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Lenguaje de signos

May 3, 2013
During breaks from weeding and writing I surf the net.  I time myself and wander for “X” number of minutes.  Some days it can be almost dangerous to be curious about what I find because it leads to so much I don’t know but would love to learn. 
Like some jay I found the colors in the middle image alluring.  Throw in some hands and I’ve gone for the sucker punch.  ASL, I’m on the floor no need for the punch.
I enlarged this and saw that this was not American Sign Language (ASL).  
3b34a26cfb asl Lenguaje de signos  photo

It is SSL.
3b34a26cfb 6753 243552609124058 1633140777 n Lenguaje de signos  photo
Yes, Spanish Sign Language.  One difference between the two languages is the need for more letters.  There are four more letters in the Spanish alphabet.
da3e1555de alfabeto espanhol1 Lenguaje de signos  photo

I did a little exploring and learned that SSL varies from country to country.  Makes sense.  The Canadians and we Americans speak English, but I’m sure that they can hear us.  Well, mostly.  I think some of the Michiganders and Minnesotans might be able to pass.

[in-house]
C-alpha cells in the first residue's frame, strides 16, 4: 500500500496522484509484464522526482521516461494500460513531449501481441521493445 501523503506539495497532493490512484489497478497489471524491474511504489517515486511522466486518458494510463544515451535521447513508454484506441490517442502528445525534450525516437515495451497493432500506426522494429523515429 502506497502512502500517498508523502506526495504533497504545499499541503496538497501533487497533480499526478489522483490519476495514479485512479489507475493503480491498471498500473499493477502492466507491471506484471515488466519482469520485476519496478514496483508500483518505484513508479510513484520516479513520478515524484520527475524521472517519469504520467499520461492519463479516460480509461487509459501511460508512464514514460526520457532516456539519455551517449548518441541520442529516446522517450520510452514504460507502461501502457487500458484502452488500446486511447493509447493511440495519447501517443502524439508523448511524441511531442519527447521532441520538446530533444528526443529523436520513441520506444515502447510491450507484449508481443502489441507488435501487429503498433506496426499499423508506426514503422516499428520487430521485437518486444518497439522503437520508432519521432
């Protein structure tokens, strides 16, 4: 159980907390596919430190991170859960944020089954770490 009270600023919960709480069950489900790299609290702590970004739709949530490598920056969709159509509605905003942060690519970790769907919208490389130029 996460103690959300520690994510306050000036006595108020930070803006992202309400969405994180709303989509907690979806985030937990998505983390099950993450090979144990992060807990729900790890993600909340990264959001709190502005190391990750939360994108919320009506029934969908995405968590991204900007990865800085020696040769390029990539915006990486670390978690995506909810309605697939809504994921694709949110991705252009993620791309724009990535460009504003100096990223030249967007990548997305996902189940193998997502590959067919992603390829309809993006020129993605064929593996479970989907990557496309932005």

This link takes to a longer discussion of SSL- 
http://deafness.about.com/cs/signfeats2/a/spanishsign.htm
Mexico
Due in part to the large Mexican community in the United States (About Deafness also has an article on Mexico’s deaf community), there are quite a few resources available for learning Mexican sign language:
  • The Institute for Disabilities Research and Training, Inc. (IDRT) offers a Mexican/ASL translator program
  • Signing Fiesta offers training videos in Mexican sign language and English.
  • Sign language dictionary: Serafín García, Esther (1990). Comunicación manual. México, D.F.: SEP

Research has also been done into Mexican sign language:




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